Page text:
Name Announced for New Amalgamated Athlone School

The Committee put in place by the Diocese of Elphin to oversee the development of a new co-educational school for 800 students from the amalgamation of St Aloysius College and St Joseph’s College, Athlone has announced that the new school will be called Coláiste Chiaráin.

The announcement follows consultations on a new name with Staff, Parents and Students in both schools.

Last November the Minister of Education and Skills, Ms Jan O Sullivan announced major capital funding for the amalgamation project  as part of the Department of Education and Skills new programme of capital investment in schools 2016 to 2021.

The development will bring state of the art educational facilities to the vast Summerhill site near the growing Monksland area in South Roscommon. It will allow for an enhanced range of subjects, educational programmes, greater provision for students with special education needs and more extracurricular activities that parents would rightly wish for their children in the years to come.

Saint Ciaran, was an early Irish saint born in what is known today as Roscommon in the parish of Fuerty, in the diocese of Elphin, in the sixth century.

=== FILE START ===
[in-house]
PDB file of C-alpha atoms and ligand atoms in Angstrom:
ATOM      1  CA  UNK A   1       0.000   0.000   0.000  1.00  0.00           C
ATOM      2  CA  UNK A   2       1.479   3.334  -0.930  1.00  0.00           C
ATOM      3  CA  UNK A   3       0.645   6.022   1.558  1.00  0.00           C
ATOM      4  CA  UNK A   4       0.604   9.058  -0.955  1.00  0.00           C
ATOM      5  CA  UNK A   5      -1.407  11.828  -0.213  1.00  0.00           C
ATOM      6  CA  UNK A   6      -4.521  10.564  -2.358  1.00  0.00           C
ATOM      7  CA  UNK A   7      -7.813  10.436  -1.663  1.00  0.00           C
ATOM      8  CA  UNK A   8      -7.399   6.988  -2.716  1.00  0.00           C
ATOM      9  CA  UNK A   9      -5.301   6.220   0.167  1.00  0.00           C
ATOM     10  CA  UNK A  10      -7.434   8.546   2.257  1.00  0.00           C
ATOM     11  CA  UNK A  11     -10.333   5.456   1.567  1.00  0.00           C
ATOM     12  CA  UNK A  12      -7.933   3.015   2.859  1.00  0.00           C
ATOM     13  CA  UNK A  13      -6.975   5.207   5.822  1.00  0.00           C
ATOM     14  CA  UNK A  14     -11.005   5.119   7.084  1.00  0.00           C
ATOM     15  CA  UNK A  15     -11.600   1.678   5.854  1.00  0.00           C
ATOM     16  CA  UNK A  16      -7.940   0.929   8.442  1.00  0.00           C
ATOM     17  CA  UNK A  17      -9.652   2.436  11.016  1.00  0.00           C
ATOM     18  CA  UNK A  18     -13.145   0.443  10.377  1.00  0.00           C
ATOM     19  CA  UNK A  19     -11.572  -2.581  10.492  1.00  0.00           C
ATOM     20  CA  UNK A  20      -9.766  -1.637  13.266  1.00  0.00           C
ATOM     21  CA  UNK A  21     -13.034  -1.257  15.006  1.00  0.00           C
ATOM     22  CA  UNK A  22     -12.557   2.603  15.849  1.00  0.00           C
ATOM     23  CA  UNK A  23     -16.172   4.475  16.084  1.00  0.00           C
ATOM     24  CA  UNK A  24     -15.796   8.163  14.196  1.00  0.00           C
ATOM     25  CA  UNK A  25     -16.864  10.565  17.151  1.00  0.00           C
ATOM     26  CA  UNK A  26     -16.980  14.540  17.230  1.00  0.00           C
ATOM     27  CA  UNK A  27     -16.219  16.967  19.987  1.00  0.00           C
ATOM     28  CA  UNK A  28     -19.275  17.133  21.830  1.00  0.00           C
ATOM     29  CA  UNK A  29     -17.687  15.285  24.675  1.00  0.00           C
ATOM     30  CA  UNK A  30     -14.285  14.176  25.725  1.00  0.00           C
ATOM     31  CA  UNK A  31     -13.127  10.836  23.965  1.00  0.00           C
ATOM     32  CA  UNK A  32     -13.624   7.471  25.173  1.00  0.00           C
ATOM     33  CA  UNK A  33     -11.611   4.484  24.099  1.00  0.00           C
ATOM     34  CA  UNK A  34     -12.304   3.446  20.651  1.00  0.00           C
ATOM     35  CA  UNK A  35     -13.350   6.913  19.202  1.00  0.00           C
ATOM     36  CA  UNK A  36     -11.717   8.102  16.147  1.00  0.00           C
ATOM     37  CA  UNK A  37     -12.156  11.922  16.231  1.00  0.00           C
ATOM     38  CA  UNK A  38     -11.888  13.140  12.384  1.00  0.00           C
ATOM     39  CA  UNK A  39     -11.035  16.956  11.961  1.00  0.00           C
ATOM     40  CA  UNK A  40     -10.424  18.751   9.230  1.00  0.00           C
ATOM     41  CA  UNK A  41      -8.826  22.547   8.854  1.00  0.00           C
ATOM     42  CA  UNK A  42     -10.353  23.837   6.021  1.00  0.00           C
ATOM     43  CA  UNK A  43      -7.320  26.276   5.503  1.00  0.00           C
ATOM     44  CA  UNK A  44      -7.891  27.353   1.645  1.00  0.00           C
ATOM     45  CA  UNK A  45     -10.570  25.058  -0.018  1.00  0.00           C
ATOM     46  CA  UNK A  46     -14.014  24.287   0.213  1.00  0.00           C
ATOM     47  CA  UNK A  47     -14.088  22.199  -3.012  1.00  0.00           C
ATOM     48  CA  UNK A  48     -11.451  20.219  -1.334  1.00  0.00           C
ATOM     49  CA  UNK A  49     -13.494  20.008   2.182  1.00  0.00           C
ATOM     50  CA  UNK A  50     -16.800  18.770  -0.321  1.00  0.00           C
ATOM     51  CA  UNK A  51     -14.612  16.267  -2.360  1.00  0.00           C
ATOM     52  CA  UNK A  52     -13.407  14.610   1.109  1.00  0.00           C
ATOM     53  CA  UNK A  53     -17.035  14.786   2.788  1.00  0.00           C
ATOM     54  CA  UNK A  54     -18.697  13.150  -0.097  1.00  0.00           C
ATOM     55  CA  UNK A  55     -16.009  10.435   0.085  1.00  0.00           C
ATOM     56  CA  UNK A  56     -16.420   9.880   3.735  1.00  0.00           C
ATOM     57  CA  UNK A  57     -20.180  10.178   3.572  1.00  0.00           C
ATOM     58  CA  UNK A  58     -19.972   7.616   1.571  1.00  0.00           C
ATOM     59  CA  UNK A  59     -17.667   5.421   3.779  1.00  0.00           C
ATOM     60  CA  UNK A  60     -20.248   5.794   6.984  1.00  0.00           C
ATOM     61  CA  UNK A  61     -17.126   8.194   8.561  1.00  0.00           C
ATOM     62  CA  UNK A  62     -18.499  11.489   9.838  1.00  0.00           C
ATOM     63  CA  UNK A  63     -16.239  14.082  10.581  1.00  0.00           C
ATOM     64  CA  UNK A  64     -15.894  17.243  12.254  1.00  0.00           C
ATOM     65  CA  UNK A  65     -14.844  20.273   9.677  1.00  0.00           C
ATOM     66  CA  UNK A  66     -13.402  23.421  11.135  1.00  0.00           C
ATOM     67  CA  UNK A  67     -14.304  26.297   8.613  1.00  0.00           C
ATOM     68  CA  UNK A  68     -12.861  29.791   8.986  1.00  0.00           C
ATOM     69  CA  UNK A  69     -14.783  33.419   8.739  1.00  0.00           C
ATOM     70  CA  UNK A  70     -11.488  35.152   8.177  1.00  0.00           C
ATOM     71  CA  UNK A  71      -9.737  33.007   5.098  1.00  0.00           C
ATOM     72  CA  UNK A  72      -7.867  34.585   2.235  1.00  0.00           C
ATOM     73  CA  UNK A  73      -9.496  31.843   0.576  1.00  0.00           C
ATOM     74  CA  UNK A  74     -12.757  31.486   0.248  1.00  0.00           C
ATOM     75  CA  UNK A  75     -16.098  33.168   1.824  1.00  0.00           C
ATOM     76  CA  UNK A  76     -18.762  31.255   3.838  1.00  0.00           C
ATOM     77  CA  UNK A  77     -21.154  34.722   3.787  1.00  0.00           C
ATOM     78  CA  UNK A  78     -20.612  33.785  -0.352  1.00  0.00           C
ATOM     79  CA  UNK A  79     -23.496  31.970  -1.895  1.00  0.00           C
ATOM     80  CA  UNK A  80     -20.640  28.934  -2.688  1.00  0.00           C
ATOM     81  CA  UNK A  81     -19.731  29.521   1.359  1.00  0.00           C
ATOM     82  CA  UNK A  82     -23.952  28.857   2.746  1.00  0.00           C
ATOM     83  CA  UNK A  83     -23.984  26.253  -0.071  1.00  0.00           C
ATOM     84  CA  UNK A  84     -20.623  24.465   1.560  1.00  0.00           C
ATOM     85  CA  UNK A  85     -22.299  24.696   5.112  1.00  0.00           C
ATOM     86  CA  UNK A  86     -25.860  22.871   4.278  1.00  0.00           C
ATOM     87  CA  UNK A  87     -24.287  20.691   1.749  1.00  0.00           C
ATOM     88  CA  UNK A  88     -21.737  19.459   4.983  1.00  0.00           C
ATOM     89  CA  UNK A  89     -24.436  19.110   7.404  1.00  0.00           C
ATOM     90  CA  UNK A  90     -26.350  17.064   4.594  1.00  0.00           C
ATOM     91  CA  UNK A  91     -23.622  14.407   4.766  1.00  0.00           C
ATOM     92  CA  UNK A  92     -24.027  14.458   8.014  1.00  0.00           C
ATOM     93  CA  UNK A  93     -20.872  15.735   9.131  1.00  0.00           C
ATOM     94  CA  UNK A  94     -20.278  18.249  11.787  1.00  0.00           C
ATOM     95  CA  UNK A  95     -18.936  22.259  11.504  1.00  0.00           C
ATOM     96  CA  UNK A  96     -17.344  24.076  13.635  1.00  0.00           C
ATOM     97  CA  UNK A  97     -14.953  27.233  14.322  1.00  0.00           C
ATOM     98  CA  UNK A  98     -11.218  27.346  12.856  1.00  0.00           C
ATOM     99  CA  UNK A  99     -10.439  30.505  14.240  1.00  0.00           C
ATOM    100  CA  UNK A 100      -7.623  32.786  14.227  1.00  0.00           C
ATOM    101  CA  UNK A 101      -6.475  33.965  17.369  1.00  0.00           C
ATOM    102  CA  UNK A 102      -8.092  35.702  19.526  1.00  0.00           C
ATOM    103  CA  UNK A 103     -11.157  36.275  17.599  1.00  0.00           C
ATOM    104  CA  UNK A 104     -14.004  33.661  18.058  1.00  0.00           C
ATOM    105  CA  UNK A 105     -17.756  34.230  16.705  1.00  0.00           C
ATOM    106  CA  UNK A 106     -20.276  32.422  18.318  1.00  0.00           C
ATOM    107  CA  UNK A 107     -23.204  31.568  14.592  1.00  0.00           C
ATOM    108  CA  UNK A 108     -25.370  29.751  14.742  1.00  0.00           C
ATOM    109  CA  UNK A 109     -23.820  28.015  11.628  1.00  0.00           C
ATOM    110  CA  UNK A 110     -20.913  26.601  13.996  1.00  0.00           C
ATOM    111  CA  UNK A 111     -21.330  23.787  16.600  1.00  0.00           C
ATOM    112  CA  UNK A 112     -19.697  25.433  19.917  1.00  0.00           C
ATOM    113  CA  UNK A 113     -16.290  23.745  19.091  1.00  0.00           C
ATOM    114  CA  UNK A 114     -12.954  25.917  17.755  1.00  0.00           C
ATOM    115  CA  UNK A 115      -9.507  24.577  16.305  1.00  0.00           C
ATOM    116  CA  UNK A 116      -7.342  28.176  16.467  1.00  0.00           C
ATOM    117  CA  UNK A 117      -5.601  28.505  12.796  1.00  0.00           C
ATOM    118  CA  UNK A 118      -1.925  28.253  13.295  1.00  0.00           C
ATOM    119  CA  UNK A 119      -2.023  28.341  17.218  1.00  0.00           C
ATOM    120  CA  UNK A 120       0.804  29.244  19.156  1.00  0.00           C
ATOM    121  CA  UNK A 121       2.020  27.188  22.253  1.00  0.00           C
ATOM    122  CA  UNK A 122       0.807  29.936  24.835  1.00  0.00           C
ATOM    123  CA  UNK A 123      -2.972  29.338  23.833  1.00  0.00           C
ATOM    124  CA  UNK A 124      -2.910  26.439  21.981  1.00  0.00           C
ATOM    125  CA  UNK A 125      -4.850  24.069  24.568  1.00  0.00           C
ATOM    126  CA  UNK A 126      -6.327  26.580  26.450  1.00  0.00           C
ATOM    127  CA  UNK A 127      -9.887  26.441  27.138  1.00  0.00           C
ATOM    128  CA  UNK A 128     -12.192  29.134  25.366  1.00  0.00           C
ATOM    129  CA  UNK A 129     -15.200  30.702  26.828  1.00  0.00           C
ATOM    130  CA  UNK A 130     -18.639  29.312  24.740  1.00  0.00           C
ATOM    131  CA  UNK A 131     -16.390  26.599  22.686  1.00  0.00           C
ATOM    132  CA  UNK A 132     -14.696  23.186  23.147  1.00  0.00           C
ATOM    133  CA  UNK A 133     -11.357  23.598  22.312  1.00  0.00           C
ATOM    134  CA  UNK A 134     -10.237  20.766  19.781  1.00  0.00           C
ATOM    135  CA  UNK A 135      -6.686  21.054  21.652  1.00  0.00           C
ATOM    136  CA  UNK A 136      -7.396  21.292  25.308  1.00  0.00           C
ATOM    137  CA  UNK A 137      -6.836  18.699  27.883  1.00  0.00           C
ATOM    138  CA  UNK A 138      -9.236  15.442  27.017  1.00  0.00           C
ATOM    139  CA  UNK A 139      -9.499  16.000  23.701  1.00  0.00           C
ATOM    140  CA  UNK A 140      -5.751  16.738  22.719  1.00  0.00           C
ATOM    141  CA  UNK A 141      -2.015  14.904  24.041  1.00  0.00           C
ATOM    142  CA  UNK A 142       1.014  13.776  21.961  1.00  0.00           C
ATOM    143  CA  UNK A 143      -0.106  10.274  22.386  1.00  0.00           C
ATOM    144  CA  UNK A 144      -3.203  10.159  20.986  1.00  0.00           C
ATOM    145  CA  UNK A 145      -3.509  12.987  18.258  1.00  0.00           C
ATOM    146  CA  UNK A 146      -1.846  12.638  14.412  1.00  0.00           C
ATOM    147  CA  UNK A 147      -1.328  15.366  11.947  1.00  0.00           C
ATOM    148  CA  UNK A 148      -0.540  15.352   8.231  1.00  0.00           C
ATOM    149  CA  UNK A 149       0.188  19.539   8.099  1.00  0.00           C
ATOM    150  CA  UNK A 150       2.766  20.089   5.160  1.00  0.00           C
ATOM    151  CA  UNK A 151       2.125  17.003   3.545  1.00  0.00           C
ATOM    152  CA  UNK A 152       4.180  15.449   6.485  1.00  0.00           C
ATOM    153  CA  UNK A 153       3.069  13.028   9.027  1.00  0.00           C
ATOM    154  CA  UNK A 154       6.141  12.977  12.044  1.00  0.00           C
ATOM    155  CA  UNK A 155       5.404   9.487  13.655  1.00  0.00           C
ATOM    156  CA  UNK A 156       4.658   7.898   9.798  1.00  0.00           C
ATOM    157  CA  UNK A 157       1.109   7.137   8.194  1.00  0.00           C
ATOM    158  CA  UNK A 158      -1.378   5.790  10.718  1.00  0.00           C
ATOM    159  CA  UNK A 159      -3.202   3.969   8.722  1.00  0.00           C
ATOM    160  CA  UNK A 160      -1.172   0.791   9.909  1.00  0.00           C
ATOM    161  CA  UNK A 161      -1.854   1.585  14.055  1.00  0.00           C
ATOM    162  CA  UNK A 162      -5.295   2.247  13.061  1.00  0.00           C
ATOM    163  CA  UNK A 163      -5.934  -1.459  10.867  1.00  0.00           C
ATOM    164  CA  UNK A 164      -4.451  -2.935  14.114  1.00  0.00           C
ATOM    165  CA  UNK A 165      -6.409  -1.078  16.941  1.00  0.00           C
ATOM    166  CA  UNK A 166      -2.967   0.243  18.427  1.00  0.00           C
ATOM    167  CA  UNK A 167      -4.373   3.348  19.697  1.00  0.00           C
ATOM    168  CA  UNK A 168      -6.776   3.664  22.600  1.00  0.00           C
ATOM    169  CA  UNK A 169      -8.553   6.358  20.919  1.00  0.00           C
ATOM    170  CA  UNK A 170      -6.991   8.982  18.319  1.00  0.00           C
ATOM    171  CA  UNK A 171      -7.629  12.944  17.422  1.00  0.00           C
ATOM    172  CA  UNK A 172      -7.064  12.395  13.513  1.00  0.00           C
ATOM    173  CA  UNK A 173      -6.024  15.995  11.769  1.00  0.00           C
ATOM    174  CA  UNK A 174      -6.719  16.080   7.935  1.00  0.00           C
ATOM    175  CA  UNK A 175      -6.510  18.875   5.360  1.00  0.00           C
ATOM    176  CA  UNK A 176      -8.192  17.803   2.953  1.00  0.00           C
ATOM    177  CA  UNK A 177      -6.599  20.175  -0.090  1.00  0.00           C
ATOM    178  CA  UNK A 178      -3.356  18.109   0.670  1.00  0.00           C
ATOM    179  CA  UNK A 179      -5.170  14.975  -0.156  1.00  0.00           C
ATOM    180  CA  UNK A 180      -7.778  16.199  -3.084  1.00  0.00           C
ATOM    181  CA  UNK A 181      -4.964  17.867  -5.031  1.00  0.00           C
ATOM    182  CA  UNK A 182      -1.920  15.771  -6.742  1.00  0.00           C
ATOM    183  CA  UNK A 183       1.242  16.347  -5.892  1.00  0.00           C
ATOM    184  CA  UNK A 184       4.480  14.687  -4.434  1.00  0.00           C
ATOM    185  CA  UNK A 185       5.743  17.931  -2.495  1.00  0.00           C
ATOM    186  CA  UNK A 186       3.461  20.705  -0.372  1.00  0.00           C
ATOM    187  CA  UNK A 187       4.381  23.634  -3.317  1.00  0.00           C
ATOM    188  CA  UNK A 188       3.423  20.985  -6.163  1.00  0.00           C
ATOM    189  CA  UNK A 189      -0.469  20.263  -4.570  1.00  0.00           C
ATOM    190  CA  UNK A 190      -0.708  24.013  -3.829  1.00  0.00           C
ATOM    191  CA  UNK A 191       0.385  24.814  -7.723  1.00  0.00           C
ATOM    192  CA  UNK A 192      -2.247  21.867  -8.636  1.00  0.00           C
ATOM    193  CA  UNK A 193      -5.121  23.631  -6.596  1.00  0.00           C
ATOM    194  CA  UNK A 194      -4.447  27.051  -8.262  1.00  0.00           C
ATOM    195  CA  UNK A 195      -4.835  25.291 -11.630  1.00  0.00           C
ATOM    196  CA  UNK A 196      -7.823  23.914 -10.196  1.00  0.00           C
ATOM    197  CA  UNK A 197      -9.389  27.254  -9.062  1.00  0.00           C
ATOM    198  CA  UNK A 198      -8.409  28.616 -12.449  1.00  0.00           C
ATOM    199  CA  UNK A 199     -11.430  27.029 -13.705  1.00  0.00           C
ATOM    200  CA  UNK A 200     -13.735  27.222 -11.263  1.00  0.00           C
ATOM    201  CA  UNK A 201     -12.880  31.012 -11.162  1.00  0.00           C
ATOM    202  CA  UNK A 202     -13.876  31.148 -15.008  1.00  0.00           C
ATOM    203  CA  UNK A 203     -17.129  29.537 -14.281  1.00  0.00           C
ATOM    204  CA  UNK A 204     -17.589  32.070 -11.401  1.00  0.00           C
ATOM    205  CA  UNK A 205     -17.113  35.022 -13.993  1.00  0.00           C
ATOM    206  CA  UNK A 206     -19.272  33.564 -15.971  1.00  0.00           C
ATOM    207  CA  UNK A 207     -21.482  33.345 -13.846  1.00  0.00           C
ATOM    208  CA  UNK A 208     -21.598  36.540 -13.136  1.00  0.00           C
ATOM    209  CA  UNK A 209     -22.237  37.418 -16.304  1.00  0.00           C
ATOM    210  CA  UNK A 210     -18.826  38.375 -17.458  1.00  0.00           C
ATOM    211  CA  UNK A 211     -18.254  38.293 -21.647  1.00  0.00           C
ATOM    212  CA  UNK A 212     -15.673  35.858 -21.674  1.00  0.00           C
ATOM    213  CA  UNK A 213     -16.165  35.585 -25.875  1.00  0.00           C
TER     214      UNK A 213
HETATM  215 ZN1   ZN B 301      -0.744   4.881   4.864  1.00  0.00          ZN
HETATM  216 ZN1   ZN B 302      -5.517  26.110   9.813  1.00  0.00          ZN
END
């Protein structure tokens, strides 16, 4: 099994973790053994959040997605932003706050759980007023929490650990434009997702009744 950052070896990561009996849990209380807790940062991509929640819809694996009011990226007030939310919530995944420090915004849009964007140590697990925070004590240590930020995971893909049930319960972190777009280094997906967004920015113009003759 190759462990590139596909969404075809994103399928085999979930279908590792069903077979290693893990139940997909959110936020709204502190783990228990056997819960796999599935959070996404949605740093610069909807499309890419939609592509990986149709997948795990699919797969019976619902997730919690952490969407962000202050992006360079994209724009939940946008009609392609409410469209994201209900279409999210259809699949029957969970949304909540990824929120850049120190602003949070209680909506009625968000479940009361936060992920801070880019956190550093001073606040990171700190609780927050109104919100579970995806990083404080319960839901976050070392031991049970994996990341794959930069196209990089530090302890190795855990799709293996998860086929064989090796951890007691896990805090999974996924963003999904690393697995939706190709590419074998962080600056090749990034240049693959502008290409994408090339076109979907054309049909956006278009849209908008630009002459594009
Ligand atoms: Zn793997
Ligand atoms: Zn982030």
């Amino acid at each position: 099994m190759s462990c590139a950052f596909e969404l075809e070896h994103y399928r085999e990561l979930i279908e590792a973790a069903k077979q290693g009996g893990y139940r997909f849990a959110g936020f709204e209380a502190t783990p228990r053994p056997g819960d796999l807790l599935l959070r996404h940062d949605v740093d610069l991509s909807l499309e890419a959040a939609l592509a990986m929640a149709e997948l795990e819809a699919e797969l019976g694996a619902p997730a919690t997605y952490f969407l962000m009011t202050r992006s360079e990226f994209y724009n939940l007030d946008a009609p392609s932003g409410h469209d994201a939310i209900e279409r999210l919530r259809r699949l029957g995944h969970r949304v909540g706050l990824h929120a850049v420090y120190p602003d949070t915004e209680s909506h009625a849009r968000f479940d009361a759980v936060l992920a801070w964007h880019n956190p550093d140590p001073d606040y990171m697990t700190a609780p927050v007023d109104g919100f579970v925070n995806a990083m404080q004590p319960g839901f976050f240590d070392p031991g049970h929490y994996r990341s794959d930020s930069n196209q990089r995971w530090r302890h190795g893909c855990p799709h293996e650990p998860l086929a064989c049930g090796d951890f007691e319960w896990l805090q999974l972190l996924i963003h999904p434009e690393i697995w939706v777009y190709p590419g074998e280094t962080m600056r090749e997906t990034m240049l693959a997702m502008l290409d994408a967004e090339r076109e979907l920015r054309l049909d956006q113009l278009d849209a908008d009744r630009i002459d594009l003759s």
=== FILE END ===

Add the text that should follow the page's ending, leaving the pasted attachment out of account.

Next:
He founded a monastery on Hare Island in Lough Ree close to Athlone before going on to found the great monastery and centre of learning at Clonmacnoise.

The parish of SS Peter and Paul, Drum & Clonown (Athlone) as well as the surrounding parishes of South Roscommon have a long association with Naomh Ciarán and Clonmacnoise.

Coláiste Chiaráin will be, in the tradition of its patron, Saint Ciaran, a centre of excellence in learning, care for every student, and a place of nourishment for faith – a College where a warm welcome will be extended to all who seek to study there.

The new school, Coláiste Chiaráin, under the patronage of the diocese of Elphin, will open its doors on 1st September 2017, and will be the only secondary school west of the Shannon in the Athlone area.

Welcoming the new College name Bishop Doran described Naomh Ciarán as “a man of prayer with a strong commitment to community and to service.” He emphasised how “all of these things make him a suitable role model for young men and women.”